The Great Commission is the instruction the Lord gave us to evangelize the world and that is task with various facets of witnessing, outreach, and soul-winning. We do find that in one of Paul’s letter’s to the Corinthians he introduces the concept that we are also ambassadors of Christ.
We are all “Christ’s ambassadors” (2 Corinthians 5:20) representing Him. As an ambassador we are not politicians, policy makers, or lawyers. As an ambassador our official activity is to represent the King who sent us by relaying only what He instructs us to. Ambassadors share only what has been shared with them.
We are not asked by God to be theologians or to eloquently explain complicated doctrine, but we are asked to simply respond to others with what we do know and what we have personally experienced.
All are not asked to be evangelists and assume the responsibility of discernment of souls, asking for decisions of others, and correcting objections without further harming a soul searching the Savior.
All are asked to be real authentic witnesses at whatever level of walk with the Lord we may be. We learn in Acts 1:8 that with the Holy Spirit we are all used as witnesses for Christ through the influence of relationships and allowing the “good works” of our life to shine light in the darkness.
As witnesses we are not required to give away what we don’t possess, but only what we know through our own experience with the Lord. This is why Peter said “Always be prepared to give an answer to everyone who asks you to give the reason for the hope that you have” (1 Peter 3:15).
None of us are asked to answer a question we don’t fully comprehend, instead we are asked to only be a witness for what we do know. What if someone asks you to explain a deep theological point that you don’t have a clue on? You simply say, “I don’t know.”
What are they going to say to that, “What do you mean you don’t know?” “Yes, I don’t know, but I do know that God loves me more than I deserve and that is enough for me.” To which your questioner is left to think, “Maybe if God has given them that much peace and they don’t even know what I’ve asked, God can give me that peace, and maybe I don’t need to figure it all out first.”
Let me tell you something about people… they ask questions they don’t really expect an answer for, but they are hoping that someone will at least hear them, listen to them, and not shut them out. What people want is love. You can’t influence another human being any more effective than to love of them.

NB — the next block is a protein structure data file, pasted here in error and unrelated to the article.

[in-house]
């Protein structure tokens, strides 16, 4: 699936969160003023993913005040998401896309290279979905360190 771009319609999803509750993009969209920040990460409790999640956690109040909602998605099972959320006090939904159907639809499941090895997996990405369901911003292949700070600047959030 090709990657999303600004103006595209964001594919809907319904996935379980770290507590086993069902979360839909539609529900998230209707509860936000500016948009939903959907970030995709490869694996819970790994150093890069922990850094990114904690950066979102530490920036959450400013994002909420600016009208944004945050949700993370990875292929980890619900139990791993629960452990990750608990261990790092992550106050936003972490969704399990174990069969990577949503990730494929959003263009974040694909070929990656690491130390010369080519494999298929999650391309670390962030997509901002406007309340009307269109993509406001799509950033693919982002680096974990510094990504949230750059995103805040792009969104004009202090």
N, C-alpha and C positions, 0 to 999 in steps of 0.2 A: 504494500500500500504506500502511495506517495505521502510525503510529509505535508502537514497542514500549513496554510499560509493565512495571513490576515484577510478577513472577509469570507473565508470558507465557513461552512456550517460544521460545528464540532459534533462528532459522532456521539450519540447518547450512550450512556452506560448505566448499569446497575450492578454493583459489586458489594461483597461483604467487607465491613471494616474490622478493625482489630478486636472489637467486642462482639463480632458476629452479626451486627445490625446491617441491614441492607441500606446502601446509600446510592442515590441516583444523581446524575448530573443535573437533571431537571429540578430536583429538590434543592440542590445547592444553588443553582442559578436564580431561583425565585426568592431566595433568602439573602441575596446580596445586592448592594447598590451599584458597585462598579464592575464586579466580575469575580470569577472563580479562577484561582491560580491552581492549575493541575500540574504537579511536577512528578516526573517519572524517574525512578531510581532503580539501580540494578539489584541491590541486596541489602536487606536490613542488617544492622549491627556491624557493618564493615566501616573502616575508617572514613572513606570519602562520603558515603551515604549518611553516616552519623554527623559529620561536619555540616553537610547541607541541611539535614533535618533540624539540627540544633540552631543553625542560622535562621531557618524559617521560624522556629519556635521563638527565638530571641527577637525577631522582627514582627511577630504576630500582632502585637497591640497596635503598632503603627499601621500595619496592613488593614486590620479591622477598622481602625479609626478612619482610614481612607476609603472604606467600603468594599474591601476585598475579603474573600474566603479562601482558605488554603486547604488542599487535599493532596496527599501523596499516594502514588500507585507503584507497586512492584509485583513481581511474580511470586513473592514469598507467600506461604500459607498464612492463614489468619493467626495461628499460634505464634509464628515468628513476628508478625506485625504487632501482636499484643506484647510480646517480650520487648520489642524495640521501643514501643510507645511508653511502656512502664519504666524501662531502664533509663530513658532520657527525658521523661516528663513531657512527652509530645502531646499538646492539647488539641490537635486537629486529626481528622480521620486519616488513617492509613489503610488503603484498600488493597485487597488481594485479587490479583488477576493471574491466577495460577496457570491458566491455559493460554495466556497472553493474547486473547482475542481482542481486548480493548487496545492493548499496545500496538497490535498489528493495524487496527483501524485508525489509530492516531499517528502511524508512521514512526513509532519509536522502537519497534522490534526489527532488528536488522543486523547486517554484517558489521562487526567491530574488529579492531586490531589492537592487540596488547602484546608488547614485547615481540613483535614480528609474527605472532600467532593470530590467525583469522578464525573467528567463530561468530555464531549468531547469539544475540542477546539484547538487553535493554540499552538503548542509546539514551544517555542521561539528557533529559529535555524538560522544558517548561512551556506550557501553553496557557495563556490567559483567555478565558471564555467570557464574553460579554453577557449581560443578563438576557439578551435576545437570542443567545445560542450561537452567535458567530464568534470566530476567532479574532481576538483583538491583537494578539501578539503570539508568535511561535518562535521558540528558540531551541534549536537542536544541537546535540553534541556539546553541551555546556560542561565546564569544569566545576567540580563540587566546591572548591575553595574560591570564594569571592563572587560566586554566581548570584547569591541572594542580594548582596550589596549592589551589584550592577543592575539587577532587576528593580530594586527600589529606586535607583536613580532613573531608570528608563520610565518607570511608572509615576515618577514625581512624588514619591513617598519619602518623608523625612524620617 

Jesus said, “Love one another. As I have loved you, so you must love one another. By this everyone will know that you are my disciples, if you love one another” (John 13:34-35 NIV).
With the love of God firmly planted within, we witness for our Lord we allow our light to shine, our works to be seen, and we share what we know. Our light is our influence of confidence in Christ when another is scared for the future, our good works is the decisions we make in rejecting sin and following Christ when another is already convinced they are going to hell, and in these things we witness from what’s within.
Individuals vs Church
Being a witness for the Lord Jesus Christ is a very natural outgrowth of being filled with the Holy Spirit and walking in the Spirit. Each of us is a witness to the Lord we serve and all of us together as the church is meant to be involved in outreach and soul-winning.
The diagram from the flip chart not only explained three facets of evangelism, but it also points to three levels of our involvement in evangelism.
Witnessing involves us individuality and not dependent on the local church. Outreach is partially involving us individuality and partially involving the local church. Soul-winning as an effort mostly involves the local church because that is where the gifted evangelist is placed and where inclusion to discipleship happens.